About the lacking of the latin rhyming poetry..

Puer Pedens

Member
Is there any latin (roman) poetry that rhymes? I don't think I've come across any, Martial, Catullus, Virgil, Ovid, Horace, Juvenal, Statius, etc, I don't think they used rhymes, correct me if I'm wrong. Is there a reason for that? as usual, thanks in advance.
 

Pacifica

grammaticissima
Staff member
Classical Latin poetry didn't rhyme except incidentally. That is, you can sometimes find like endings in consecutive lines or an internal rhyme here and there, but there's never a regular rhyme scheme throughout a poem and it's debatable whether the occasional rhyme was even intentional.

Rhyme started being used in Latin poetry in late antiquity, and became very common in the Middle Ages.

Why did classical Roman poets not use rhyme? Well, maybe because it simply never occurred to them. Their models, the Greeks, didn't rhyme either. It just wasn't a thing at the time.*

*At least in the Greco-Roman world. I don't know in which language the earliest rhyming poetry occurred and when.
 

Pacifica

grammaticissima
Staff member
I don't know in which language the earliest rhyming poetry occurred and when.
I was curious so I looked at the Wikipedia article on rhyme. According to it:

"The earliest surviving evidence of rhyming is the Chinese Shi Jing (ca. 10th century BCE)."

But a little later it says something that contradicts my statement that the Greeks didn't rhyme either. It says:

"The ancient Greeks knew rhyme, and rhymes in The Wasps by Aristophanes are noted by a translator."

I don't know anything about that (maybe some of our Grecists will). To what extent did Greek poetry rhyme, when it did? And how often did it? Maybe it would be accurate to say that the Greeks didn't usually rhyme. Rhyme, if it was indeed anything more than incidental, must certainly have been the exception.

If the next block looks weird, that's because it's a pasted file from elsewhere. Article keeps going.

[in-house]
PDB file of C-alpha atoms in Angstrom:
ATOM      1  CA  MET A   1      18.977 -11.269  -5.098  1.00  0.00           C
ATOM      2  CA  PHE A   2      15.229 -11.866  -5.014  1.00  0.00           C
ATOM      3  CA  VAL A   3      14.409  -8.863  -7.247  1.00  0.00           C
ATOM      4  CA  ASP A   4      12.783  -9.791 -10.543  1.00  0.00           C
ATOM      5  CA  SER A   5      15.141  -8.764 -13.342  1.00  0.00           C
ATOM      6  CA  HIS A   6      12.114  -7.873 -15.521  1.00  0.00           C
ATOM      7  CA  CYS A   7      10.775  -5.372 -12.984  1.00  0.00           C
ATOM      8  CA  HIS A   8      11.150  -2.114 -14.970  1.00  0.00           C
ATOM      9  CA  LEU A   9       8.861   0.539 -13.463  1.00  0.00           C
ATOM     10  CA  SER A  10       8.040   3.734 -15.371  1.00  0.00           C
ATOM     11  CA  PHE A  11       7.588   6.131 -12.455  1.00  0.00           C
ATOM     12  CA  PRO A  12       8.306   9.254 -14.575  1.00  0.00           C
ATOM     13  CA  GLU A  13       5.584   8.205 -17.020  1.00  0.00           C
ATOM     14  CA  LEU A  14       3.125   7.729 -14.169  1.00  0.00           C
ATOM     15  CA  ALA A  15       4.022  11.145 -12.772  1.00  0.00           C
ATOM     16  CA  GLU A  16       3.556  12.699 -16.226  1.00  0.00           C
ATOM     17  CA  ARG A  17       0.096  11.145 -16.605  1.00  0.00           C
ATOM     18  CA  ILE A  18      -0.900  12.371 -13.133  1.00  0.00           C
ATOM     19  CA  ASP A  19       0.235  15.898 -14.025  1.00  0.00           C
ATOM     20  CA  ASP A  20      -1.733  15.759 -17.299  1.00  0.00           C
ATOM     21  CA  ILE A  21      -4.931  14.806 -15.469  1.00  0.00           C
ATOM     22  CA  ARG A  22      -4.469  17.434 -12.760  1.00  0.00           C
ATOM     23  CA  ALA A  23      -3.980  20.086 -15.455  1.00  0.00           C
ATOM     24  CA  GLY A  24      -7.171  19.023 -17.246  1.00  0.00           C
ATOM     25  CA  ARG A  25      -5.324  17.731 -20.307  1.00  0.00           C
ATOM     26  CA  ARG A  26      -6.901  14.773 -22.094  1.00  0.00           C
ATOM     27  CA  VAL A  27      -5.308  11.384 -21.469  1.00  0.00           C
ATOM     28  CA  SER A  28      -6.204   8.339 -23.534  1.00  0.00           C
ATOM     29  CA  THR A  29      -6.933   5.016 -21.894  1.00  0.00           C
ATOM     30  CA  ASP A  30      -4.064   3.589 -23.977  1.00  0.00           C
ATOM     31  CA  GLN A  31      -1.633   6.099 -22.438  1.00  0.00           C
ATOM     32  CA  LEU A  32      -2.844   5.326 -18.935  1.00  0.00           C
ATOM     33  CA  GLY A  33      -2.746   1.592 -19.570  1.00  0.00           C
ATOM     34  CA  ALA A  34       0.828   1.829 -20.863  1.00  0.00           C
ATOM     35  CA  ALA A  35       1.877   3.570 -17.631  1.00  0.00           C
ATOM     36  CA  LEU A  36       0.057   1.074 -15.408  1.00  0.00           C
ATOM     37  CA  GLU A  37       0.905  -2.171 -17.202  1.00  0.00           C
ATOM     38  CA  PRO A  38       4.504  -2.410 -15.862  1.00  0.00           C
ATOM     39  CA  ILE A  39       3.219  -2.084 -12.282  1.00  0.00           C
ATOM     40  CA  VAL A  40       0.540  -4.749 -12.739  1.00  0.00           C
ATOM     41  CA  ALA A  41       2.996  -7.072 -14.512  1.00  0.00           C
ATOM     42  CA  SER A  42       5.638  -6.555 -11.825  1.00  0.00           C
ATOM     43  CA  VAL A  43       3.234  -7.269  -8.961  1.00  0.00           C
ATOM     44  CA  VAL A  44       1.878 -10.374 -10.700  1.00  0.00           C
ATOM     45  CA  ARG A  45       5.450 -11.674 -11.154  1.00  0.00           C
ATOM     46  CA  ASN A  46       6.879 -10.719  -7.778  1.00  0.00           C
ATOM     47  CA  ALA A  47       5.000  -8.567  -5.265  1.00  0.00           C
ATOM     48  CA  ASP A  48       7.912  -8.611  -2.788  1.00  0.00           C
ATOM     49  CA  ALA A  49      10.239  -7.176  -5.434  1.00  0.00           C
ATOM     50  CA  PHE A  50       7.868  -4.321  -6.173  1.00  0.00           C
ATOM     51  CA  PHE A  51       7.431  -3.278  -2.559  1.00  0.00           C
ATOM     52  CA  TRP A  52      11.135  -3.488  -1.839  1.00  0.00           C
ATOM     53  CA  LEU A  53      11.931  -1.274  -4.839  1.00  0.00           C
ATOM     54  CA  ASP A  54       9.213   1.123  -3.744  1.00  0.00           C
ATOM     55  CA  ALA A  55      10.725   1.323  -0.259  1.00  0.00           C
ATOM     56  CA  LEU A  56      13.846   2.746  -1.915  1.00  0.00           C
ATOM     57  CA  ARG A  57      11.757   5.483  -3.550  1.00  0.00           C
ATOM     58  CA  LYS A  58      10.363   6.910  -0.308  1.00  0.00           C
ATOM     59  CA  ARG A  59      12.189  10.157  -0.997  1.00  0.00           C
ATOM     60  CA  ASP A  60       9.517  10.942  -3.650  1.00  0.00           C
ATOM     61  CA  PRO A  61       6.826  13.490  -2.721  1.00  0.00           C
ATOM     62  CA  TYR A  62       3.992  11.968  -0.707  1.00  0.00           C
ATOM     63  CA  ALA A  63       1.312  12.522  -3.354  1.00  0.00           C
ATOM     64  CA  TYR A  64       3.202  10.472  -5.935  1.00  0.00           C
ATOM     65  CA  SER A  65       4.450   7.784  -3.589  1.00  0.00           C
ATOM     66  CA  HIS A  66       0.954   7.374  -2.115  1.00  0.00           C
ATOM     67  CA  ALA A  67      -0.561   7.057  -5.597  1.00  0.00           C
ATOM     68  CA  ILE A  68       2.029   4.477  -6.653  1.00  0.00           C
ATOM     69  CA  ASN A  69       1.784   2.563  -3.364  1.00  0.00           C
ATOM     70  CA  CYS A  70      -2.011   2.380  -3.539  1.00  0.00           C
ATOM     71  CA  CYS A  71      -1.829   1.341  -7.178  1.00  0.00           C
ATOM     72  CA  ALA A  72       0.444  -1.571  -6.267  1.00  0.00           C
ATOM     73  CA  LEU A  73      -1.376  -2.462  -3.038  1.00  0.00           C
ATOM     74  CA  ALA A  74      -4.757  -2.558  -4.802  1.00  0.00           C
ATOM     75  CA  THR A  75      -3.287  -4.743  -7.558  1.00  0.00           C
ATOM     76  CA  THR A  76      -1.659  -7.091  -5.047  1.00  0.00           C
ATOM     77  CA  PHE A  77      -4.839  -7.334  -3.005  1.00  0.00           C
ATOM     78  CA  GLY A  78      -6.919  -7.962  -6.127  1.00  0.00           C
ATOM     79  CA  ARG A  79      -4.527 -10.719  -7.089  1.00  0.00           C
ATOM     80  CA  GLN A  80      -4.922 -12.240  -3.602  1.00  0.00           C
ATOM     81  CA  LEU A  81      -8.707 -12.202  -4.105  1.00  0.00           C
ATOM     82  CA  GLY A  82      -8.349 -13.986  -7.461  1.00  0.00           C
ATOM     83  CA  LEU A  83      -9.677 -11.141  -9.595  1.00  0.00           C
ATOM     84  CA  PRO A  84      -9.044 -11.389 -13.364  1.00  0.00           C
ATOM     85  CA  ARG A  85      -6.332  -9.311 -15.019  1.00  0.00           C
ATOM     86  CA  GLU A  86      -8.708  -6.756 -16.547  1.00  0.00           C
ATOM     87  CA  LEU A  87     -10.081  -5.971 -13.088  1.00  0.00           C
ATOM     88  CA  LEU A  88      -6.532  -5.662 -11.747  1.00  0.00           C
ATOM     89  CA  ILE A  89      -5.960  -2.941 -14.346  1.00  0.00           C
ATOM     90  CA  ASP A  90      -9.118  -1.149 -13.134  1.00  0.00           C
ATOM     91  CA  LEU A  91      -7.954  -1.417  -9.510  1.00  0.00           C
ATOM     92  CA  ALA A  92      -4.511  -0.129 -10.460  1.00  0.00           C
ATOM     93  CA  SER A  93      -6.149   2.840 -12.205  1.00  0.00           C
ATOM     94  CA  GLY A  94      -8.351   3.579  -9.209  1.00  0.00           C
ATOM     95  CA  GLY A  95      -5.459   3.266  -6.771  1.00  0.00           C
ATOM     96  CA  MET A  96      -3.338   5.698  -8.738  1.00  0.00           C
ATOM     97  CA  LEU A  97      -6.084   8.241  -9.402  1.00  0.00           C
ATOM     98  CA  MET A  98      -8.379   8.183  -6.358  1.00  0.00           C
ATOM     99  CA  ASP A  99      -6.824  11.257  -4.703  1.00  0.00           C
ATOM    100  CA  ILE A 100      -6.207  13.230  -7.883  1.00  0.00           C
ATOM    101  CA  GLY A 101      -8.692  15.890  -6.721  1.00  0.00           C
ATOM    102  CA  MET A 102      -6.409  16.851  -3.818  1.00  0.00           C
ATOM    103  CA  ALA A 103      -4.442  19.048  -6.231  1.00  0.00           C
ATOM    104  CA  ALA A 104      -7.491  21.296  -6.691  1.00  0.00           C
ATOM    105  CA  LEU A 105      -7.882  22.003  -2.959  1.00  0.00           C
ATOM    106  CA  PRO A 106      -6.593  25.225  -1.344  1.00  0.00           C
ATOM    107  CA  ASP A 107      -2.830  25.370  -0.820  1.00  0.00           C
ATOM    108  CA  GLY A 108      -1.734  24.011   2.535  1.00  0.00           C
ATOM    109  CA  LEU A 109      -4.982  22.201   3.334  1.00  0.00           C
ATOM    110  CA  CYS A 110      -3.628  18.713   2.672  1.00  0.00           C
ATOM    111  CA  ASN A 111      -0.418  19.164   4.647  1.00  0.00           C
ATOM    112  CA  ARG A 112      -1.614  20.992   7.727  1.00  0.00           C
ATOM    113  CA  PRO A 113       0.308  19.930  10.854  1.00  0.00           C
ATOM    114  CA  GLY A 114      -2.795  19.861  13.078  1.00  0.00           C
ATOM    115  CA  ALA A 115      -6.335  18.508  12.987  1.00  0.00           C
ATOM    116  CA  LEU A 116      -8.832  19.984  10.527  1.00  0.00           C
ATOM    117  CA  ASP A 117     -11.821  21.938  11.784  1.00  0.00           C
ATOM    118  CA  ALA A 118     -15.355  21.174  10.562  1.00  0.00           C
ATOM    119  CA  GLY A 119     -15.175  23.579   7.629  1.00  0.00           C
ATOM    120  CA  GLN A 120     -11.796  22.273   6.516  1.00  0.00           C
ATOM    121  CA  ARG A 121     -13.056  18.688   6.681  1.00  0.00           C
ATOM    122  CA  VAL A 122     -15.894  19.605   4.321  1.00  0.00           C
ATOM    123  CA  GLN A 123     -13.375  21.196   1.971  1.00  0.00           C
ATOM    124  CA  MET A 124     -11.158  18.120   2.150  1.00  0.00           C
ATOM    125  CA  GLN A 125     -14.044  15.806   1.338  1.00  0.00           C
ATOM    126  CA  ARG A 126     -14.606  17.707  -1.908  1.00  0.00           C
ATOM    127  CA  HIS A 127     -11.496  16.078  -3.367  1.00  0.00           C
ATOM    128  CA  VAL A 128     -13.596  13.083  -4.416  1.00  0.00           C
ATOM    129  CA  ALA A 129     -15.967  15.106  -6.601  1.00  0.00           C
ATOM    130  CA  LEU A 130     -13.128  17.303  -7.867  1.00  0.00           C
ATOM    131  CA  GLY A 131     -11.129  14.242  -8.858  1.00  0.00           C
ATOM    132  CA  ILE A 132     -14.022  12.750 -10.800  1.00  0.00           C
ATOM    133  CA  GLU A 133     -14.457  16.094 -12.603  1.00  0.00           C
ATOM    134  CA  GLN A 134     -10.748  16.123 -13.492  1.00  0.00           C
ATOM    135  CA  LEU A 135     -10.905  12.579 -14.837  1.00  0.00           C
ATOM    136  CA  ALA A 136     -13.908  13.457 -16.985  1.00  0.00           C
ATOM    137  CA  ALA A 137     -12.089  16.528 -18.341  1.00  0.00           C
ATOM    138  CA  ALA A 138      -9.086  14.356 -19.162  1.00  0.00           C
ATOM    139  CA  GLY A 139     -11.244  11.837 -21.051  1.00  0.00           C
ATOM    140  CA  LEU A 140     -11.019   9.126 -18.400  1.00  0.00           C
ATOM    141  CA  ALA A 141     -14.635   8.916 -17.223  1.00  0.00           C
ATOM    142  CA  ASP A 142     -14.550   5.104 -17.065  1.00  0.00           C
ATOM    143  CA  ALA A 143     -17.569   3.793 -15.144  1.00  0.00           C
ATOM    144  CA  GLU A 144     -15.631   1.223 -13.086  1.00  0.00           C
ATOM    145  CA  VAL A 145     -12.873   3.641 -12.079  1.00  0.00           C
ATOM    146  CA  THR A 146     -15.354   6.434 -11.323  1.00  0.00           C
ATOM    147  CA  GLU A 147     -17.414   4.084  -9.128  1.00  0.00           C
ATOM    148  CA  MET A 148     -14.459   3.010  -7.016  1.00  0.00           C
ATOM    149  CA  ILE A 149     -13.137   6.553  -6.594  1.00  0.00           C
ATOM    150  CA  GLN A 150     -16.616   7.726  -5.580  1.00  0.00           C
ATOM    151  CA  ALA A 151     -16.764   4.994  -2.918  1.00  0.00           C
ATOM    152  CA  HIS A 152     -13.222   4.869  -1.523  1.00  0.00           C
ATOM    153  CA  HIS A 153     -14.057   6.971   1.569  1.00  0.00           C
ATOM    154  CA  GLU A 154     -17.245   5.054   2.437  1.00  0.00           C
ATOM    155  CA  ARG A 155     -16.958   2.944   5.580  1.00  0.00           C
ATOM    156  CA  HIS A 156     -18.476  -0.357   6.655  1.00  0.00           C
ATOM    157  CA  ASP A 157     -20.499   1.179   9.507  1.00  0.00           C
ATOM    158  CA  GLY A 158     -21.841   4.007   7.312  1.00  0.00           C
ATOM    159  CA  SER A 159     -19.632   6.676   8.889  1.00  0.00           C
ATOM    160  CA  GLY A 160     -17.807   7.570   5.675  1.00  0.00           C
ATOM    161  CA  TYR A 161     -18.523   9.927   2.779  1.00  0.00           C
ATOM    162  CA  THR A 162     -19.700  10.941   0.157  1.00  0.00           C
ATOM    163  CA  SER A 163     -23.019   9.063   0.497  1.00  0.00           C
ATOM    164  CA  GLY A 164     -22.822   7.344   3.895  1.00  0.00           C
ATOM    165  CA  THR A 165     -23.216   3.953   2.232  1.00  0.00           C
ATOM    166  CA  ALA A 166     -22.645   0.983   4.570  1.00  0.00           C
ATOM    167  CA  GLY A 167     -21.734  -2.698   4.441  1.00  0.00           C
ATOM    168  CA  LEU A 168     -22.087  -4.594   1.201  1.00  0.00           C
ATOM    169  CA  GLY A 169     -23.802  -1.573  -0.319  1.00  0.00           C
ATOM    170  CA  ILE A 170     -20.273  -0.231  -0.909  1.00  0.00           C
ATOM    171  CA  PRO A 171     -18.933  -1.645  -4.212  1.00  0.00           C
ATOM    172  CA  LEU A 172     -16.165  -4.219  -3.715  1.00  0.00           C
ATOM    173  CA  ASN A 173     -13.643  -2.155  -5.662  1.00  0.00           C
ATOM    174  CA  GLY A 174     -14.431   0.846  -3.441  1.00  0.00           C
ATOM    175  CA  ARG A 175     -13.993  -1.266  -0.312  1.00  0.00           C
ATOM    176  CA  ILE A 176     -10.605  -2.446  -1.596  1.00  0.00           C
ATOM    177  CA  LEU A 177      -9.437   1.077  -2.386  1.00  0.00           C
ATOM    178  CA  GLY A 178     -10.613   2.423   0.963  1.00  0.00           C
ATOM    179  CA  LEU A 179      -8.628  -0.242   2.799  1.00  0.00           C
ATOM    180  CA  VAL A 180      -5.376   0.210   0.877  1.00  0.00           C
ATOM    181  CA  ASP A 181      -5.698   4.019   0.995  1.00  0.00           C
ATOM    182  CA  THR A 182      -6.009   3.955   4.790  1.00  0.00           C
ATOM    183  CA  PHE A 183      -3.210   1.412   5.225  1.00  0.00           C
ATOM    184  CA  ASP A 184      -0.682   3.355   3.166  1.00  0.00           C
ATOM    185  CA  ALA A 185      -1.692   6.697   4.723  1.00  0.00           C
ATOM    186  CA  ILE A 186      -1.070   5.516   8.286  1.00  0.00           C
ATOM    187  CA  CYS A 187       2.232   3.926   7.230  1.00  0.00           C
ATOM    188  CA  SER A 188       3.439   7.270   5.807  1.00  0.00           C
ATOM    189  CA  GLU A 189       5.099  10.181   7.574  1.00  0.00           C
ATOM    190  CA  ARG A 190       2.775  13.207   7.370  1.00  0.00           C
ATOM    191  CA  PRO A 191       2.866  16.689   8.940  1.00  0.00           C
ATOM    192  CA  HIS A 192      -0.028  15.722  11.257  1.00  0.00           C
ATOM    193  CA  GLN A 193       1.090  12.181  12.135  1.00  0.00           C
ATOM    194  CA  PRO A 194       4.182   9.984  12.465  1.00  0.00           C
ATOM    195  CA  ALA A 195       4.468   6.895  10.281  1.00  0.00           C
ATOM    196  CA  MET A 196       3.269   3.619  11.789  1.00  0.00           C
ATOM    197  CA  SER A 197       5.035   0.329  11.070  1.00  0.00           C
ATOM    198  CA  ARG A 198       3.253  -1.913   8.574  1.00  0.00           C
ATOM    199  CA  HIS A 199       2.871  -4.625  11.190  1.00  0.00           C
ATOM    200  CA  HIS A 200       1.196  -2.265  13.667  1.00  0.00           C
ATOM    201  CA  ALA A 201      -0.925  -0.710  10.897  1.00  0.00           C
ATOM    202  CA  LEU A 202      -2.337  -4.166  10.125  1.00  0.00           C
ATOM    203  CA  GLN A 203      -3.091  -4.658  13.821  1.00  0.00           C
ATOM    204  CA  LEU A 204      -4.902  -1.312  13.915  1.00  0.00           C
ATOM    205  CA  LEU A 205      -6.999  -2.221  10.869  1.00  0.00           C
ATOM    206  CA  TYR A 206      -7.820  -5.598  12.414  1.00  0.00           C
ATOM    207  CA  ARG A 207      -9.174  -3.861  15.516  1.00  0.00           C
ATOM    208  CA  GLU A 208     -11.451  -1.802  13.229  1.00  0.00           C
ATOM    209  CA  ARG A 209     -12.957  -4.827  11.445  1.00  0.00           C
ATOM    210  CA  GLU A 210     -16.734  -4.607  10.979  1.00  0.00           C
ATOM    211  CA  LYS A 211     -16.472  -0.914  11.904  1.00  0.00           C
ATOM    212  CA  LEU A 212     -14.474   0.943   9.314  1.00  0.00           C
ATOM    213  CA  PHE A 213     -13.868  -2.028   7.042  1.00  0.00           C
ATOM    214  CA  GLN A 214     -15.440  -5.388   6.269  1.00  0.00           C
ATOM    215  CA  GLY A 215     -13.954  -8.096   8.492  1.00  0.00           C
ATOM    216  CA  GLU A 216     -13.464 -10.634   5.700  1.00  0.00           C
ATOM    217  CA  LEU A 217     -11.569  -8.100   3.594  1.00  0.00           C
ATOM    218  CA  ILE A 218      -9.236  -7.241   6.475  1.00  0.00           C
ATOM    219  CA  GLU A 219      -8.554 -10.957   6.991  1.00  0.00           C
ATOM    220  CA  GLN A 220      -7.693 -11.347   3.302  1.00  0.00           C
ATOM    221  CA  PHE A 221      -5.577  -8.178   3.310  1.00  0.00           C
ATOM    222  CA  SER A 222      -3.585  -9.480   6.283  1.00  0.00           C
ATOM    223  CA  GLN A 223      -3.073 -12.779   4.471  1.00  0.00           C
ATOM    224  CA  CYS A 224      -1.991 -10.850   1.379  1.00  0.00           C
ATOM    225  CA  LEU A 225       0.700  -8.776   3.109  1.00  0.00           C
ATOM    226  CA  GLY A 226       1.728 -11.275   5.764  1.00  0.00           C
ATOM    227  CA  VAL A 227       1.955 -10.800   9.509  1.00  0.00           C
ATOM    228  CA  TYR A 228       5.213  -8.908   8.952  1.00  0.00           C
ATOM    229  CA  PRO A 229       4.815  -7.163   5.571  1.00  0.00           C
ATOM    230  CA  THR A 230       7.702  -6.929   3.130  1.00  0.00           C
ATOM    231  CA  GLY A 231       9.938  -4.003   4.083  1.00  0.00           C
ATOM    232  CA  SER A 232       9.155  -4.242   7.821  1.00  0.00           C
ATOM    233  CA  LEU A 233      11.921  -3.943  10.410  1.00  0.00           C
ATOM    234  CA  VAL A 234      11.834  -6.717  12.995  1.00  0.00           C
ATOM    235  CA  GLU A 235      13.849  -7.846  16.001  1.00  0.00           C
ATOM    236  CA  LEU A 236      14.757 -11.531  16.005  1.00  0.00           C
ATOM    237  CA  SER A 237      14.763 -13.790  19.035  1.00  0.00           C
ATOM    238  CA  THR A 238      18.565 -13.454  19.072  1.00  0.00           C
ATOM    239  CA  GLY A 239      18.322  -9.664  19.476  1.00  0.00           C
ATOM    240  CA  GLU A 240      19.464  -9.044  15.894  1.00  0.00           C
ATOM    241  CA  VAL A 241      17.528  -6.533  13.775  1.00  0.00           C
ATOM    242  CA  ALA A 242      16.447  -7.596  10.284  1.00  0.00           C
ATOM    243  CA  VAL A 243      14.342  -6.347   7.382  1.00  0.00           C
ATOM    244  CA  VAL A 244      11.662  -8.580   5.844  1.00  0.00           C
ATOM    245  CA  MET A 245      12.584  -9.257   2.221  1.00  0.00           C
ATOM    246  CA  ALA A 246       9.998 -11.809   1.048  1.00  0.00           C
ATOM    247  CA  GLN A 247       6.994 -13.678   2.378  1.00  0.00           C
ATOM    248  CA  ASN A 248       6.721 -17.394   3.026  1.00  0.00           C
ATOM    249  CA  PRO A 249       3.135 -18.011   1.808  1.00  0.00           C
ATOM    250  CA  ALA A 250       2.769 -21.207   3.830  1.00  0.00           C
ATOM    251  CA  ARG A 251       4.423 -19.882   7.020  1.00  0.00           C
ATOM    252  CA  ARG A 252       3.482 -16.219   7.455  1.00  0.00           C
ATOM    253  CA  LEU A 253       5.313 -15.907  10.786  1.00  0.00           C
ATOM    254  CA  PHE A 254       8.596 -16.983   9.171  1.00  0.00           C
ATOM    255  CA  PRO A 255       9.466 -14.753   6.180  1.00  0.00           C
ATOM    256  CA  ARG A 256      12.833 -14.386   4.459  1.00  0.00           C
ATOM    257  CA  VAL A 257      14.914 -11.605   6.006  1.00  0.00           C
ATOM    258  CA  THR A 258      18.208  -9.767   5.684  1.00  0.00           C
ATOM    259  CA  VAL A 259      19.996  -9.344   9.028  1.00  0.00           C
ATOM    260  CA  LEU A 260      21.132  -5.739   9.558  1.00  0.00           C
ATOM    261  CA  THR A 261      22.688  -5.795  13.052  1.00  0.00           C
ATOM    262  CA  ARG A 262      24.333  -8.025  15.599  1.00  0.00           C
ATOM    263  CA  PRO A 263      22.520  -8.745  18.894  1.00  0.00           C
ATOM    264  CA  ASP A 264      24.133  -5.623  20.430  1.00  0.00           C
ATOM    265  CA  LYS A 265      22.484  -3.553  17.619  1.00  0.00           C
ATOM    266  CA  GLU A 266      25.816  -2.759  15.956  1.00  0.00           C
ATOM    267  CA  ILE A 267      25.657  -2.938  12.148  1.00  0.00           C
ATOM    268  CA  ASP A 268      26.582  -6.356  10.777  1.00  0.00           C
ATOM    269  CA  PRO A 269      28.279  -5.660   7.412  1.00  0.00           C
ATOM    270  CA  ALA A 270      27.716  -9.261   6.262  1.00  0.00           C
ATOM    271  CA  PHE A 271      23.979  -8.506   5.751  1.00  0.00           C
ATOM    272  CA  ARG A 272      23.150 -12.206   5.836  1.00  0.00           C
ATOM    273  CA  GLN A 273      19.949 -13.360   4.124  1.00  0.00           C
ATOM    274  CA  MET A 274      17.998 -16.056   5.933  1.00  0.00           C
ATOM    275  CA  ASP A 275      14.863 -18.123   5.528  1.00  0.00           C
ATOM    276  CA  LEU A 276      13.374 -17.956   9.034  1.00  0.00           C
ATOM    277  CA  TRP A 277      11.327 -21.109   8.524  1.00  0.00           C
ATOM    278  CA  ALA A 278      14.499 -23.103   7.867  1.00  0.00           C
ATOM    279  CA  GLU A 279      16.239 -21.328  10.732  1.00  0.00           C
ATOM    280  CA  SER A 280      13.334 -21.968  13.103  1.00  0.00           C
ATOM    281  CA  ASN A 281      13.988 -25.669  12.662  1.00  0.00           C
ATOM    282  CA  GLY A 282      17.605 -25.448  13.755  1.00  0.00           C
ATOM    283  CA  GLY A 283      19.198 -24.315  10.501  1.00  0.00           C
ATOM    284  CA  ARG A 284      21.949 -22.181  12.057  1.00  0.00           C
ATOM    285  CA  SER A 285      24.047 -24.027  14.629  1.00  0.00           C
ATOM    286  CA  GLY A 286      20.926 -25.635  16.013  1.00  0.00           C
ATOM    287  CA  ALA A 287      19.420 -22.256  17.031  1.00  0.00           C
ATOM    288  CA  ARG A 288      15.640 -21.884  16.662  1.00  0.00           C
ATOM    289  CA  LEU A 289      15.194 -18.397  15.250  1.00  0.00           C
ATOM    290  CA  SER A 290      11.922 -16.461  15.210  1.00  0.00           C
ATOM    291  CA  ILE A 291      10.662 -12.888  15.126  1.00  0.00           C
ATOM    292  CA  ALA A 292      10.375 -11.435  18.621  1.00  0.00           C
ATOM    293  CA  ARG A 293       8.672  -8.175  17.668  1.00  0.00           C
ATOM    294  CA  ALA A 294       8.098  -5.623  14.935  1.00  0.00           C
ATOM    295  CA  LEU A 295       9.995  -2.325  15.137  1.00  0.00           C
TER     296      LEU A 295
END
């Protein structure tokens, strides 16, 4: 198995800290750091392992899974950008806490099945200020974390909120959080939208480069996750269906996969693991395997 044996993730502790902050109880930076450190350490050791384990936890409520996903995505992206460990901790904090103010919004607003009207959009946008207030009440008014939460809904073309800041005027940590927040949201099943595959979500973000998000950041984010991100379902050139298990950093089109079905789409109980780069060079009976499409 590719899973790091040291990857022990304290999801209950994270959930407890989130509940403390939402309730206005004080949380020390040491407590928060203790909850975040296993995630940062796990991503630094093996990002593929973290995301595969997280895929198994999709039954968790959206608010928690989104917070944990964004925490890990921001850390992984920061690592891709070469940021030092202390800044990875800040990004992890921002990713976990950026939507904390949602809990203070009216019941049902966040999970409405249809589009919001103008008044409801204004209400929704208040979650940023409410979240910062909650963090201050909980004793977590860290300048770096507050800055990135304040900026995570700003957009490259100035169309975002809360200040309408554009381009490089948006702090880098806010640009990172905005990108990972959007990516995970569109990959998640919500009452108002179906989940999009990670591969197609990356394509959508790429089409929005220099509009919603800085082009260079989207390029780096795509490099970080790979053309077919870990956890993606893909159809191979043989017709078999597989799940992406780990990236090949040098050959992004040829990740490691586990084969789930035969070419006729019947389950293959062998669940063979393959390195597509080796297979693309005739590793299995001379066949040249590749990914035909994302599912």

Pacifica

grammaticissima
Staff member
The Chinese really did invent everything.
 

Pacifica

grammaticissima
Staff member
But a little later it says something that contradicts my statement that the Greeks didn't rhyme either. It says:

"The ancient Greeks knew rhyme, and rhymes in The Wasps by Aristophanes are noted by a translator."

I don't know anything about that (maybe some of our Grecists will). To what extent did Greek poetry rhyme, when it did? And how often did it? Maybe it would be accurate to say that the Greeks didn't usually rhyme. Rhyme, if it was indeed anything more than incidental, must certainly have been the exception.
Ah, well, here's what it says further on:

"Ancient Greek poetry is strictly metrical. Rhyme is used, if at all, only as an occasional rhetorical flourish."
 

Puer Pedens

Member
So probably, rhymes were not appreciated by Romans and Greek.. though they knew the forms, how to use, but didn't use them.
 

Pacifica

grammaticissima
Staff member
though they knew the forms, how to use,
It depends what you mean by that. If you mean that they were aware of the fact that identical endings can have a certain effect, then the answer is probably yes. But if you mean that they knew what a sonnet or limerick or any sort of poem with a regular rhyme scheme was, then no. Those didn't exist. We'll probably never know if it ever occurred to them that a poem could be entirely rhymed. Maybe someone thought of it without putting it into practice.
 

Bitmap

Civis Illustris
My guess would be that constantly rhyming an hexameter just sounded annoying, while a lot of other metres changed their scansion every line, which did not really lend itself to rhyming. I don't know if the Greeks' & early Romans' pitch accent also didn't made rhymes sound less impressive than a stories accent. Ancient verse basically lived from its metre.

You sometimes find rhymes within the same line though, usually between the caesura and the end of the line, like in this hexameter:
quot caelum stellas, tot habet tua Roma puellas.

Rhymes, or at least identical word endings, between caesura and the end of the line were particularly common in pentameters, where they seem to have sounded pleasant:

carmina proueniunt animo deducta sereno:
nubila sunt subitis pectora nostra malis.
carmina secessum scribentis et otia quaerunt:
me mare, me uenti, me fera iactat hiems.
carminibus metus omnis obest: ego perditus ensem
haesurum iugulo iam puto iamque meo.
haec quoque quod facio, iudex mirabitur aequus,
scriptaque cum uenia qualiacumque leget.
da mihi Maeoniden et tot circumice casus,
ingenium tantis excidet omne malis.
 
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